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Wellness exercise know your body's limits.

They start showing up every year around February at the physical therapy and sports clinics. By early spring, they're arriving en masse, with pulled muscles, aching knees, and shin splints. They are the newly active legions who have declared New Year's resolutions to get in shape or to return to old passions like bicycling or running. Unfortunately, too many of them don't listen to, much less understand, their own bodies. As a result, they end up with injuries that sideline them for a while, or worse, convince them to quit altogether.

"Experienced athletes might know their bodies pretty well, but its something that's difficult for people who are just starting out," said Thomas Minton, a USA Cycling coach and physical therapist at Mission Rehab and Sports Clinic. Minton and other experts say knowing your body and understanding its limits can be as important as having the discipline and drive to push yourself in new ways. They recommend paying attention to how your body feels, easing into new activities, and learning the right way to chase new pursuits, preferably with some professional advice. Do that, and you're more likely to have an injury-free year and stick with your activity, they said.

To follow this path, one should first recognize the difference between good old-fashioned soreness and potentially harmful pain.

"Good" pain tends to be evenly distributed, or symmetrical, and not concentrated in one spot or one side of your body, Minton said. He described the difference as a "general burn versus a sharp pain." Sore arms might be acceptable after an upper body workout, for example, but not a stabbing sensation beneath one shoulder. Rest days can be vital in preventing a little soreness from into an injury, he said. Overall, good physical activity should actually give you more energy; chronic exhaustion may be a sign you're pushing too hard, or may signal a deeper health issue.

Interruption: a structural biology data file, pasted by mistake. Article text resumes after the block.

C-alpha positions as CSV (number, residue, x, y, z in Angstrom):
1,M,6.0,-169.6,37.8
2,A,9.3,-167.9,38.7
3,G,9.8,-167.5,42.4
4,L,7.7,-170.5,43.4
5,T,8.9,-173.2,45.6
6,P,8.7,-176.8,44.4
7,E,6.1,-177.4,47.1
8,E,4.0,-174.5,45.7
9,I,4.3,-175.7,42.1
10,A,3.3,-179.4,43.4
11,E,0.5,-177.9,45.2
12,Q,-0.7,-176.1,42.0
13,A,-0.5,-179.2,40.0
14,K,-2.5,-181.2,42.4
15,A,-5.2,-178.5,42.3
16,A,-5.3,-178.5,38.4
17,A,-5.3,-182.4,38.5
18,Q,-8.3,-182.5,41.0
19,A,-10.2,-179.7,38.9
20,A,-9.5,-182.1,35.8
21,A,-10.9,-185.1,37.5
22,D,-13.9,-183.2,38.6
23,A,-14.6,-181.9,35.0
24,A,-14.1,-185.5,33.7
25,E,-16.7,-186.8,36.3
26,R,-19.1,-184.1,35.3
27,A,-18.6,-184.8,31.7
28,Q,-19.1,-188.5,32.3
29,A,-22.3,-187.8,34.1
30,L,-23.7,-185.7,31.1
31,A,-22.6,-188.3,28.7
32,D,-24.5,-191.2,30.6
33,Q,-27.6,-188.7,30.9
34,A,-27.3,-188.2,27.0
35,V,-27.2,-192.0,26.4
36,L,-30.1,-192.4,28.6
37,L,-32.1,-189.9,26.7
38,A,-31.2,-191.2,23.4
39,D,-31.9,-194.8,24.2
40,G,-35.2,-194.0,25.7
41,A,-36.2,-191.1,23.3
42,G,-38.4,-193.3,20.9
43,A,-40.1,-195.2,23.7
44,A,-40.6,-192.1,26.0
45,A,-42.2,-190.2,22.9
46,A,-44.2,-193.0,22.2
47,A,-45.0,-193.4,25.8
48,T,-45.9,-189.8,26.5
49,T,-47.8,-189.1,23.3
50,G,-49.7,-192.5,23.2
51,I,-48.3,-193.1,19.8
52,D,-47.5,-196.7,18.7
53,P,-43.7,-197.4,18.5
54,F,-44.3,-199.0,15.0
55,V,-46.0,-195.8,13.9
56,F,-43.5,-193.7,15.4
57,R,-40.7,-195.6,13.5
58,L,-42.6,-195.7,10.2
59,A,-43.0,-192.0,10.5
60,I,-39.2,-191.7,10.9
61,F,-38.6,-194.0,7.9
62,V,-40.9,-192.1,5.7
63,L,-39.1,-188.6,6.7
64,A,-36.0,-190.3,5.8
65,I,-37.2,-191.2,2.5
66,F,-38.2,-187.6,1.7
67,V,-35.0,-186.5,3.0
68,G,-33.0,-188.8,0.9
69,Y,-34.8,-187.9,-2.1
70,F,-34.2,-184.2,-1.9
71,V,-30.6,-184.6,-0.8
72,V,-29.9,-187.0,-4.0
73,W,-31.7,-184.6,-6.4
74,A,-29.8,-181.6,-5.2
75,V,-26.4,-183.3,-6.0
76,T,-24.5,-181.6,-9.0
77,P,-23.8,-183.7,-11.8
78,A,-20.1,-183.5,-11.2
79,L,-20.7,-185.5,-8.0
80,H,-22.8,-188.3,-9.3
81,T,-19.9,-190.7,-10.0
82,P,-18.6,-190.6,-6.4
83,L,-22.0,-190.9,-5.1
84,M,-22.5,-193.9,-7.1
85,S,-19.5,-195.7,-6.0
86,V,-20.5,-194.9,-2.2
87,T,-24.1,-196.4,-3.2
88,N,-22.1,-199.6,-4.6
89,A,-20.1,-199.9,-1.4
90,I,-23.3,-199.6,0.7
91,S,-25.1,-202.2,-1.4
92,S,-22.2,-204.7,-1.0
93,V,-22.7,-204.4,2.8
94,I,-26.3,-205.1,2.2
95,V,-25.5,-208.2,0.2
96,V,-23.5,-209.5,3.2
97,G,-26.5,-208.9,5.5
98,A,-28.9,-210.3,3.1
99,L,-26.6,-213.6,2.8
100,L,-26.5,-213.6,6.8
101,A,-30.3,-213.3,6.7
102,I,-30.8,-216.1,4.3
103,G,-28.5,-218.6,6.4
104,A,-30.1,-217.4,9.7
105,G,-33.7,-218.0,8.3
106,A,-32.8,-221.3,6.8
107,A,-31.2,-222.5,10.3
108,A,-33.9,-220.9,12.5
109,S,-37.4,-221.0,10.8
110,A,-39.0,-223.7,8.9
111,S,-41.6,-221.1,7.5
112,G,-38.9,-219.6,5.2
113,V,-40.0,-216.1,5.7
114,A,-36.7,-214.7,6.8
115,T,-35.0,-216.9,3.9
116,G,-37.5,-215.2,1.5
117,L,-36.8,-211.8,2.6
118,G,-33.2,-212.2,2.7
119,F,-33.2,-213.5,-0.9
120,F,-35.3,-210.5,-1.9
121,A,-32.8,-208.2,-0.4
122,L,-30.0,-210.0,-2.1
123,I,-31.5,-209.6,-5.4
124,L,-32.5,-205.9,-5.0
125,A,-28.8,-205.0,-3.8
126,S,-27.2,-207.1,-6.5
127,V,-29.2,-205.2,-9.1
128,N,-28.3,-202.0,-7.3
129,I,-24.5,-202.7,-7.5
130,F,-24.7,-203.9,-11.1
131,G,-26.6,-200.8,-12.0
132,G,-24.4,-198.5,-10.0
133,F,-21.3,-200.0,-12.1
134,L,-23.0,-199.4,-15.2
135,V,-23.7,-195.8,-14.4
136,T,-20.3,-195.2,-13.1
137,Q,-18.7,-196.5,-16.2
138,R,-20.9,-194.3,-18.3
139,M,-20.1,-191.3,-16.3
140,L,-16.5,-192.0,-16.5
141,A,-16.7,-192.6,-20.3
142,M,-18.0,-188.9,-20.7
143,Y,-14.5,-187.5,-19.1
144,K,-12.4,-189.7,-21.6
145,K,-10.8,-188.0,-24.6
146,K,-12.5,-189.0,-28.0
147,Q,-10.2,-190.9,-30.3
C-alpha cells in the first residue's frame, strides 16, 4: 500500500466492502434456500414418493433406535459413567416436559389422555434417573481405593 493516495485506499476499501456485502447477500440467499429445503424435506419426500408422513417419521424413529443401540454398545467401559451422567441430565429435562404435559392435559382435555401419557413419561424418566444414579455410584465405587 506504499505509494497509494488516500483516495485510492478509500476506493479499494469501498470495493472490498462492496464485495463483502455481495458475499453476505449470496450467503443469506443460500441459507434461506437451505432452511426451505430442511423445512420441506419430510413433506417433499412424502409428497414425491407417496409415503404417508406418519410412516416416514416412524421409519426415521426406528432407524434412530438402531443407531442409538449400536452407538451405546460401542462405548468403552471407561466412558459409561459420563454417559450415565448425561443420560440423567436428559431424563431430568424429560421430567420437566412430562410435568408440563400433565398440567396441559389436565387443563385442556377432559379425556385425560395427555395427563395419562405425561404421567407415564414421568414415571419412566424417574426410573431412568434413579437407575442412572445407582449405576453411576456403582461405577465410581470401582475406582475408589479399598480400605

Unfortunately, many people throw themselves into a sport or exercise regimen with a kind of all-or-nothing gusto. Instead, they should ease into one with patience and determination.

"People decide they're going to go for it and undo ten years worth of sitting around in one week," said Kathie Campbell Beldon, owner of the Pilates studio Asheville Body Works and also a physical therapist. "It just doesn't work that way." Start off easy by scheduling two or three easy workouts in the first couple of weeks, with restdays in between. During this time, you will build a good foundation for a successful year, but also learn to listen to messages from your body.

After those initial sessions, which body parts develop aches or soreness? Heavy biceps may be a sign of a good upper body workout, for example, but lower back pain may signal poor form during the workout. Good form makes, a difference in so many activities--a straight back here, a good stride there, for example. Bad form can be a prescription for pain. But other than aches after the fact, how does one know whether they've got good form?

Check yourself in a mirror at home or have a friend observe Better yet, consult an expert who is already well-versed in the body language of a particular endeavor. Countless yoga and Pilates DVDs will no doubt be sold in these early months of the year, but a television can't tell you whether or not you're doing a pose correctly, Beldon said. A yoga or Pilates instructor can make minor adjustments to your form. As the instructor does so, note how your body feels before and after the adjustment. The more you note these differences, the clearer they will become.